Fátima Patterson, 2017 National Theater Prize winner

Fátima Patterson, 2017 National Theater Prize winner
Fecha de publicación: 
18 January 2017
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The panel of judges, presided by Carlos Celdrán, decided to award this year’s prize to Fátima Patterson who, for years, has brought various works dealing with issues of gender, marginalization and death to the stage.

A poor black woman born in the infamous Los Hoyos neighborhood of Santiago de Cuba. That is how director of the Macubá Theater studio, Fátima Patterson, describes herself. The playwright was awarded this year’s National Theater Prize, on the basis of her long-standing and solid career, founded on her strong cultural roots and unique essence.

During a press conference held January 11, it was announced that the jury, presided by Carlos Celdrán and featuring other outstanding figures from the world of Cuban theater, decided to award the accolade to the actress who, for years, has brought various works dealing with issues of gender, marginalization, and death to the stage.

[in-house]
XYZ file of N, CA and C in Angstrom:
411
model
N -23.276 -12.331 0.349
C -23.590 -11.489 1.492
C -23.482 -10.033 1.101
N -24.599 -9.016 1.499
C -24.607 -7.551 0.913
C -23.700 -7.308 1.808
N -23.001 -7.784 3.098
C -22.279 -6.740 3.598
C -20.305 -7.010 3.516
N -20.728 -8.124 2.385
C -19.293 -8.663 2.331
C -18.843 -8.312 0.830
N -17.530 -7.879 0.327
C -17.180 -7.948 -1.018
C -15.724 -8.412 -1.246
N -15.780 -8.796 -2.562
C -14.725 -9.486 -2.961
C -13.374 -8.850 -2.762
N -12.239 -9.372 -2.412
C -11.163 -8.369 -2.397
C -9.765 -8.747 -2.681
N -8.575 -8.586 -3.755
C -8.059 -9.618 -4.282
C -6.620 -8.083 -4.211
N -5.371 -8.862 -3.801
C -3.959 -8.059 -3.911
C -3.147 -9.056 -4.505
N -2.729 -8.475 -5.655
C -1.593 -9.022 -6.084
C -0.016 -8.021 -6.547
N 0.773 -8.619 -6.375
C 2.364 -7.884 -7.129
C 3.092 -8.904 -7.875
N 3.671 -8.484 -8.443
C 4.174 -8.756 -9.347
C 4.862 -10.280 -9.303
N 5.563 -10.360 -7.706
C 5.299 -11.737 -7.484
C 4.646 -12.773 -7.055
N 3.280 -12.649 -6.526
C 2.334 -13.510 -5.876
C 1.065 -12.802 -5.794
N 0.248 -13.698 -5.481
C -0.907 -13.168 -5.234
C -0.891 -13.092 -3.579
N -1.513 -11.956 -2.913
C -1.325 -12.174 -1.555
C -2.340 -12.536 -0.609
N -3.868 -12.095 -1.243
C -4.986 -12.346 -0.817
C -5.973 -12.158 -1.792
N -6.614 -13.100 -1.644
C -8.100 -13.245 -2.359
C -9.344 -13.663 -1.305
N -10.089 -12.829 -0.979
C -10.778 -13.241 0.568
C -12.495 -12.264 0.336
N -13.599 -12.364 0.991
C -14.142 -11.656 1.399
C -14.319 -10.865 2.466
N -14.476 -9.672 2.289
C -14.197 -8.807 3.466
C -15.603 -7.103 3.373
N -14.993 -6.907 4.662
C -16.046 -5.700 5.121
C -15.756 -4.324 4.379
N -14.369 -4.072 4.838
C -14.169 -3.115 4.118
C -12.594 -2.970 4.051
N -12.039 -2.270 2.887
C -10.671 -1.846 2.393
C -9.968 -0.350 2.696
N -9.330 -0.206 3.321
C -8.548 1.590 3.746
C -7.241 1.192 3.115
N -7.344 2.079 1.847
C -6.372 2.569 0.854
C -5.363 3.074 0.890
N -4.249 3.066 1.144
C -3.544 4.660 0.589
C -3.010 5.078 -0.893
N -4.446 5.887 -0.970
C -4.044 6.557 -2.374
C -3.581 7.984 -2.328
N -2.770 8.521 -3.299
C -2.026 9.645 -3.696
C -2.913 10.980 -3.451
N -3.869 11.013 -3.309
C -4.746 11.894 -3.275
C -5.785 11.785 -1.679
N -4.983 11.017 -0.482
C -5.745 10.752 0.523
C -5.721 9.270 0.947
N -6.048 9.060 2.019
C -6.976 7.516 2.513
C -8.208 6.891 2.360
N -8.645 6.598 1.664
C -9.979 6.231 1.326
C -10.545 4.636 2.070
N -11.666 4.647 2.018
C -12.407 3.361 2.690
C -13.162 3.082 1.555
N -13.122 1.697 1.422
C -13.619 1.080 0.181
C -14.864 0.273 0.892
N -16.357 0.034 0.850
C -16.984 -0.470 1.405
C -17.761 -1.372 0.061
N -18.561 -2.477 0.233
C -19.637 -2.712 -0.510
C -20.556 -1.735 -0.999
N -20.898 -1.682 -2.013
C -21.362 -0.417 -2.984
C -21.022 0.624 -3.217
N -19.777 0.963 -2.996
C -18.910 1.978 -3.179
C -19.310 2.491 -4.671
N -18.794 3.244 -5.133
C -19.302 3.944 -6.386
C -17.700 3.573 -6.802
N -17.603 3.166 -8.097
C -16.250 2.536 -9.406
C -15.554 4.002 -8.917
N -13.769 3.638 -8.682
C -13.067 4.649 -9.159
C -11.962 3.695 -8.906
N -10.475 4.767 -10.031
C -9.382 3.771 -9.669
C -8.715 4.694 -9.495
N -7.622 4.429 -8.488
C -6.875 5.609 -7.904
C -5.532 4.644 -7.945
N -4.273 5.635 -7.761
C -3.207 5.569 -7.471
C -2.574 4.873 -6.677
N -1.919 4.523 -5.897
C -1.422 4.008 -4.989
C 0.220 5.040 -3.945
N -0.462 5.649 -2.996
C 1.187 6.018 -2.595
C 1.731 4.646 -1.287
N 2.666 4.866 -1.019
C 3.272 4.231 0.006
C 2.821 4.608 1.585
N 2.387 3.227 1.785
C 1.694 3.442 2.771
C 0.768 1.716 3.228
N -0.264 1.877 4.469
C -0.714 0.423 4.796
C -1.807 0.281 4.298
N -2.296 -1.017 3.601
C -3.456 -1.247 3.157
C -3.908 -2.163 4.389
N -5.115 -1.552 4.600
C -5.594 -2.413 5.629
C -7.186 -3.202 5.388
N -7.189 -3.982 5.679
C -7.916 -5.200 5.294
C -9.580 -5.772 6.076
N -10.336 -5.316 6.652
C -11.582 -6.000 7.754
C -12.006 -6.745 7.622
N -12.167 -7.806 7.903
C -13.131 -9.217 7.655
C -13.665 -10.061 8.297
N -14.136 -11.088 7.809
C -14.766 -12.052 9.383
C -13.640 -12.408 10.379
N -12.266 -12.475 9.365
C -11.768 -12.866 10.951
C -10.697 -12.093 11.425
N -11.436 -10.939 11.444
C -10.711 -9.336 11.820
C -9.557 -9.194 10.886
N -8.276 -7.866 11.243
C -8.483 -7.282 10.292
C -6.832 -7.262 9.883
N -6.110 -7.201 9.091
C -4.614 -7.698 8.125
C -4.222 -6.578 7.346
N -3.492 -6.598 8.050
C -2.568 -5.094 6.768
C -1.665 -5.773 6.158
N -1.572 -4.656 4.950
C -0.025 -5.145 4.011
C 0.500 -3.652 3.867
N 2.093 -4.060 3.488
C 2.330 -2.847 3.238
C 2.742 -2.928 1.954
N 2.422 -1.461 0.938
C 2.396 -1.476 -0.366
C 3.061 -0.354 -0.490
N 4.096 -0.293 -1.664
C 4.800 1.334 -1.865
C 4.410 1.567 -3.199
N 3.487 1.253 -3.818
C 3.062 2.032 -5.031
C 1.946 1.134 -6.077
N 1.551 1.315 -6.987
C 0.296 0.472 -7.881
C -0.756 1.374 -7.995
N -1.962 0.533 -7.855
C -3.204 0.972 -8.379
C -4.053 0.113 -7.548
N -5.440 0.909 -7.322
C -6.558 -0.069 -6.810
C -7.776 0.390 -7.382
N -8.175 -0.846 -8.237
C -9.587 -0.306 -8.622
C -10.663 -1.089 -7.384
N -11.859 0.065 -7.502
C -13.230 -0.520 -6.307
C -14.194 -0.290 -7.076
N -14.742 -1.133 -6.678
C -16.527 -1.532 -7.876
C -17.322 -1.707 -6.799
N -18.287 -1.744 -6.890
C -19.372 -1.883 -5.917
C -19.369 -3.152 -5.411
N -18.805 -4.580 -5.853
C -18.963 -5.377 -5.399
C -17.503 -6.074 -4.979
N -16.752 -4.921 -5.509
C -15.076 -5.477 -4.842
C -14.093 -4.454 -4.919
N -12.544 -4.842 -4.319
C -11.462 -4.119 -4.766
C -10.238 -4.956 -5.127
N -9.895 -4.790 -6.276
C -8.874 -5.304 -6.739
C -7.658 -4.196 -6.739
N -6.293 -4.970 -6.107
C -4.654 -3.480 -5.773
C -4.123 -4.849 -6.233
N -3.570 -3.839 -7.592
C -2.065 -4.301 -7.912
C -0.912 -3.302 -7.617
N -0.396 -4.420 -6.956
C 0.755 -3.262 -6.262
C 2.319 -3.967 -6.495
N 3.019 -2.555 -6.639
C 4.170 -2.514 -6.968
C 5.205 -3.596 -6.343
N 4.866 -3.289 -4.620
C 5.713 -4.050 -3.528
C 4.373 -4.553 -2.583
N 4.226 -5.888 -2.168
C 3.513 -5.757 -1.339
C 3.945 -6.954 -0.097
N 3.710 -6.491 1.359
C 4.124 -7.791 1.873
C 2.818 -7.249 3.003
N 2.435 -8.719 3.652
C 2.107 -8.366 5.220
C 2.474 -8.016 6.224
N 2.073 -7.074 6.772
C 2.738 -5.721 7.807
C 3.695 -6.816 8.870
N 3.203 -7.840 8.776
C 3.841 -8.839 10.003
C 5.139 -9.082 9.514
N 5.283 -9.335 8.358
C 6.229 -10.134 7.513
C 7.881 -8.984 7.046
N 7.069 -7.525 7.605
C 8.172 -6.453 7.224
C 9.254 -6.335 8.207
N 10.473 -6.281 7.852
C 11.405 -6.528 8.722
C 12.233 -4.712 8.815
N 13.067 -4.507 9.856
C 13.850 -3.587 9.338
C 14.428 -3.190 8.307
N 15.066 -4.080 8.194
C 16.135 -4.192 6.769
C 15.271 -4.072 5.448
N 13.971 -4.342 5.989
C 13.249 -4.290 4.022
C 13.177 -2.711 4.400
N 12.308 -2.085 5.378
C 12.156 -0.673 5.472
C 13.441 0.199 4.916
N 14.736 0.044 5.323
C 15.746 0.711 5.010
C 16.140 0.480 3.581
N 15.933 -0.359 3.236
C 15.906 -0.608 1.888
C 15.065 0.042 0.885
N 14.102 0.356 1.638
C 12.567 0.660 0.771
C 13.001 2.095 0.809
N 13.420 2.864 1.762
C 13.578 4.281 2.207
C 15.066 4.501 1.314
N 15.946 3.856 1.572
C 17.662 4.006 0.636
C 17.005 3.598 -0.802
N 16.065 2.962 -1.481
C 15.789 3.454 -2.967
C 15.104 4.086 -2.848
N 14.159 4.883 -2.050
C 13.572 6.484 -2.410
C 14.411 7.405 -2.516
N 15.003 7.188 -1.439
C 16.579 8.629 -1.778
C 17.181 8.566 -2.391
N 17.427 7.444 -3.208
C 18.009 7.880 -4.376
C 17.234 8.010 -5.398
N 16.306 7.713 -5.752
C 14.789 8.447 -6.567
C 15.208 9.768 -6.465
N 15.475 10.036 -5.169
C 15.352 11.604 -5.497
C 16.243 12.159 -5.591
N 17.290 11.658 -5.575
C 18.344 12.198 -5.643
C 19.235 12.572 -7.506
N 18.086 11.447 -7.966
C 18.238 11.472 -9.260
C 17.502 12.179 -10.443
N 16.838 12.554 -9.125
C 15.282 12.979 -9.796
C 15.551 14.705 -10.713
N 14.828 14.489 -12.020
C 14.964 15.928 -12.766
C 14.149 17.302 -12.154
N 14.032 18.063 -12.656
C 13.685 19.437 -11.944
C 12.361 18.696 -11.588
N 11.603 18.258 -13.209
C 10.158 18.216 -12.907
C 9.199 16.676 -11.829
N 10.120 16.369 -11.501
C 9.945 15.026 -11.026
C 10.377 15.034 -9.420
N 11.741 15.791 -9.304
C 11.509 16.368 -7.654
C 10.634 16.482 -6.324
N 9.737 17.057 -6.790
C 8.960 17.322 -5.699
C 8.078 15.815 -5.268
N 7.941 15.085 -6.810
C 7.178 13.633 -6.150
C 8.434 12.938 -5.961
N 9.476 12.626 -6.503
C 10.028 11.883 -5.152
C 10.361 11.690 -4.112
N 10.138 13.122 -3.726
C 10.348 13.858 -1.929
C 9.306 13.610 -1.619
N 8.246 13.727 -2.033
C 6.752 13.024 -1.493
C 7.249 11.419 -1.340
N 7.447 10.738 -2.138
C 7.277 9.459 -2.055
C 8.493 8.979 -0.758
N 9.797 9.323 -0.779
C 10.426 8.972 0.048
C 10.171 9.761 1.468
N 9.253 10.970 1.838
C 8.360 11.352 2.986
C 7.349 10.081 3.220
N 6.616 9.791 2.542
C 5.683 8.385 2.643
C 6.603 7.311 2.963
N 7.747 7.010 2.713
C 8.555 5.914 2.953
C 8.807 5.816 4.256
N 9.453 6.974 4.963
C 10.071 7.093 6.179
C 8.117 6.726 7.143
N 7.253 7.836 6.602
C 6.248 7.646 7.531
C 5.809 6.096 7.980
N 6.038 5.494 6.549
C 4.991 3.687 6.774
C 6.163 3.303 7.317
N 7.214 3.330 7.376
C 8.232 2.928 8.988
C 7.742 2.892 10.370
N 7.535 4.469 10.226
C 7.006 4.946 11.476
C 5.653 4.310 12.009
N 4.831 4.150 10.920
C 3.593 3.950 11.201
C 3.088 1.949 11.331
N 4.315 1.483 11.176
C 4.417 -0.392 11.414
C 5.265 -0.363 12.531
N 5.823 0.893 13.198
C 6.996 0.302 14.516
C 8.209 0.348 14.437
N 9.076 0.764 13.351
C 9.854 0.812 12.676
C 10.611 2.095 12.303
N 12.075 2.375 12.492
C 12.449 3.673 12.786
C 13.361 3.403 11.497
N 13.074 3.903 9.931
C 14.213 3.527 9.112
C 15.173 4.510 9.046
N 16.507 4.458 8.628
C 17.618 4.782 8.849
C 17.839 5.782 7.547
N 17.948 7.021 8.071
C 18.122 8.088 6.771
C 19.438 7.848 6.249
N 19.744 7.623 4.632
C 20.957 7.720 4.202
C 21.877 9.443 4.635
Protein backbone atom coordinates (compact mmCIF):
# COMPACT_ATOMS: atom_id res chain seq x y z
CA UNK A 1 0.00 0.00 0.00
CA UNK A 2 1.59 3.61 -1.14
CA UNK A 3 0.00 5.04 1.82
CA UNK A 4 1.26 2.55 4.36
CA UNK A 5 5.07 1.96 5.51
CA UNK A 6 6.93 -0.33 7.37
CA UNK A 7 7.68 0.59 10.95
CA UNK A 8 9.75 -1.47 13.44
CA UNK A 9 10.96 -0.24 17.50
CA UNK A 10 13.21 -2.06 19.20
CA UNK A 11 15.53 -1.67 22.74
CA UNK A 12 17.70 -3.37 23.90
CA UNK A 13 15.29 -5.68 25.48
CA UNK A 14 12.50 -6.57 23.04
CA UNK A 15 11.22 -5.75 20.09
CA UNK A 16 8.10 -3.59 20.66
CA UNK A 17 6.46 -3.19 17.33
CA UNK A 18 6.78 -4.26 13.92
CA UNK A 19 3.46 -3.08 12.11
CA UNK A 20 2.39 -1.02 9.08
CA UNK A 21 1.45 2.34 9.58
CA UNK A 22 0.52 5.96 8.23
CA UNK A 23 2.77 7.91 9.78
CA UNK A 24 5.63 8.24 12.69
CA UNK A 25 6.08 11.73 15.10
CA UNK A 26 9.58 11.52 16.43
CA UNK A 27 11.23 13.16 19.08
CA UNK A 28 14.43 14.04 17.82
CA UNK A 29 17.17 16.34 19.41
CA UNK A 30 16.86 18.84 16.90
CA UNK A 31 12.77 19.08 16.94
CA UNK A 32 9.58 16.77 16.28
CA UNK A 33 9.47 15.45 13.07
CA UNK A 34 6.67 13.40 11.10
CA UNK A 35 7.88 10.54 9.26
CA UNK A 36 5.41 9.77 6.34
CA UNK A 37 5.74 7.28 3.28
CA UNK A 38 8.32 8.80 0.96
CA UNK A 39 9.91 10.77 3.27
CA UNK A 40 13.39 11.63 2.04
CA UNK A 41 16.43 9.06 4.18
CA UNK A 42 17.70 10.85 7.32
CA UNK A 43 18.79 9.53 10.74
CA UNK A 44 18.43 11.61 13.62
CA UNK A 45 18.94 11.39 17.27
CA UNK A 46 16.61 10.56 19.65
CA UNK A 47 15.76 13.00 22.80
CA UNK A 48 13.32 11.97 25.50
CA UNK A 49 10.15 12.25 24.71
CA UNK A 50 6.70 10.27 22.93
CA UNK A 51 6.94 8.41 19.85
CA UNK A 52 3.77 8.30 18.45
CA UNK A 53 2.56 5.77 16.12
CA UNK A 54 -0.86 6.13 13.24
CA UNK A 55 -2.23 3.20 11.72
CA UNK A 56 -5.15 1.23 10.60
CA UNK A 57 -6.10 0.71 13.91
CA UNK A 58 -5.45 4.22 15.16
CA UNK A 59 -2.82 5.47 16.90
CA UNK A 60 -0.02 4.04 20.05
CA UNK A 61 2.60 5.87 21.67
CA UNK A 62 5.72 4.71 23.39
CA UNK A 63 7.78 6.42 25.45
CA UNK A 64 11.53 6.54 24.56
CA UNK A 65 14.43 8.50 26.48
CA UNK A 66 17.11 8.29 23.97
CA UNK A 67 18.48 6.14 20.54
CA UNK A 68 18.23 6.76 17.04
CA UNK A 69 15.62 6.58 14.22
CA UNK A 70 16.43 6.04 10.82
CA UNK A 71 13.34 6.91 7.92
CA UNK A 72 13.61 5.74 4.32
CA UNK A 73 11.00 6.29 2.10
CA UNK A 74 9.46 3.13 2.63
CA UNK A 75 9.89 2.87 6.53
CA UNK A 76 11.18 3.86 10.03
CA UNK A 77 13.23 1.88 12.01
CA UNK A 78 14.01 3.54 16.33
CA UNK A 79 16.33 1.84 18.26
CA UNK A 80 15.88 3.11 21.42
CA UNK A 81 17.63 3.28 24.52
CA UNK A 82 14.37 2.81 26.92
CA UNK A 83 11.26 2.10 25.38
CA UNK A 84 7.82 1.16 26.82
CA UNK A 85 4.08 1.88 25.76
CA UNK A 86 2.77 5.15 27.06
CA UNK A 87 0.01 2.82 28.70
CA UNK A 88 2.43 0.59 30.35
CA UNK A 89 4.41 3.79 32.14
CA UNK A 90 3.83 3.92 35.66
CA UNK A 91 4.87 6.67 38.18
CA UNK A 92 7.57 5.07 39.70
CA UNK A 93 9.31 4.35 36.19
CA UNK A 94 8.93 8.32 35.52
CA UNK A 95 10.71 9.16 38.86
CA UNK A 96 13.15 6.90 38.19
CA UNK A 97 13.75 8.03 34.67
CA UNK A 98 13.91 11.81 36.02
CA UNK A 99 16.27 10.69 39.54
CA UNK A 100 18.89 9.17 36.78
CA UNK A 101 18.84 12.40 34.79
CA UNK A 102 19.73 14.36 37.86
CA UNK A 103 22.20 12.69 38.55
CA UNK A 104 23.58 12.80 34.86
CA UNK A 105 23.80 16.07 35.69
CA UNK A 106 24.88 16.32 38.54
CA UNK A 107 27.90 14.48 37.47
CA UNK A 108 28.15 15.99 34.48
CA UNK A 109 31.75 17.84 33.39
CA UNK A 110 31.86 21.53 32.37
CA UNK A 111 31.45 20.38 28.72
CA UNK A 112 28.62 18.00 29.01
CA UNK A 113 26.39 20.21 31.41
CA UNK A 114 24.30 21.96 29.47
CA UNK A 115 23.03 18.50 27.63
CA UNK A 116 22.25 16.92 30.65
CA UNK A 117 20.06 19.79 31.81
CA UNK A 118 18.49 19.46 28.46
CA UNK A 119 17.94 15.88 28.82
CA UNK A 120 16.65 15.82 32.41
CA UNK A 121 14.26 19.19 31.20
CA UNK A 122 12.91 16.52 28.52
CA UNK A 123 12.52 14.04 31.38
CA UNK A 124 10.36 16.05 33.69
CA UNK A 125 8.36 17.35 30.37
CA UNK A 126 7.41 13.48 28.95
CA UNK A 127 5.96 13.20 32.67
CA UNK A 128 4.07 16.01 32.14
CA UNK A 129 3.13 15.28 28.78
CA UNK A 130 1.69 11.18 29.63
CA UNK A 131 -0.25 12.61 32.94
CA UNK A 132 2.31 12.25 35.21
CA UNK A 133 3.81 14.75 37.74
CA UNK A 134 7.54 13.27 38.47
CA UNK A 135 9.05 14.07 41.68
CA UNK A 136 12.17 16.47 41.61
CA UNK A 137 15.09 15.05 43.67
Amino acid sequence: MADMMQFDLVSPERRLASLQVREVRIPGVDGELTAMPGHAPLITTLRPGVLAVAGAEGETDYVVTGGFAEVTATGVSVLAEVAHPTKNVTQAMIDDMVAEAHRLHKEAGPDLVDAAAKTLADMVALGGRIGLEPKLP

Patterson’s artistic career began in 1970, as an actress on radio and television programs, which she later directed. After that she joined Santiago de Cuba’s Cabildo theater company, where she came into contact with elements of traditional popular culture and Afro-Cuban religion.

In May, 1992, she founded the Macubá collective – a play on the words Madre and Cuba (Mother Cuba) – renowned for its investigative work and use of theater to confront life experiences; explore popular religions, traditions, and elements of Cuban folklore such as patakines (religious laws based on historic teachings and stories) and oral traditions of the palo monte and vudú belief systems, as well as Caribbean poetry.

Her vast array of works include Santiaguerías, Ayé N´fumbi (World of the dead), Repique por Mafifa, Iniciación en blanco y negro para mujeres sin color and Ropa de plancha.

Oral narrative plays a fundamental role in the playwright’s work, which is why she considers herself to be an actress who tells stories, rather than a story-teller. What is more, her love of oral traditions led her to found and direct the International Biennial of Oral Traditions.

The well-deserved recipient of the Raúl Gómez García Medal, José María Heredia plaque, 2004 Villanueva Critics Prize and Ibero-American Creative Women’s Award, Fátima Patterson, will receive the national accolade this January 22, on Cuban Theater Day. (Juventud Rebelde)

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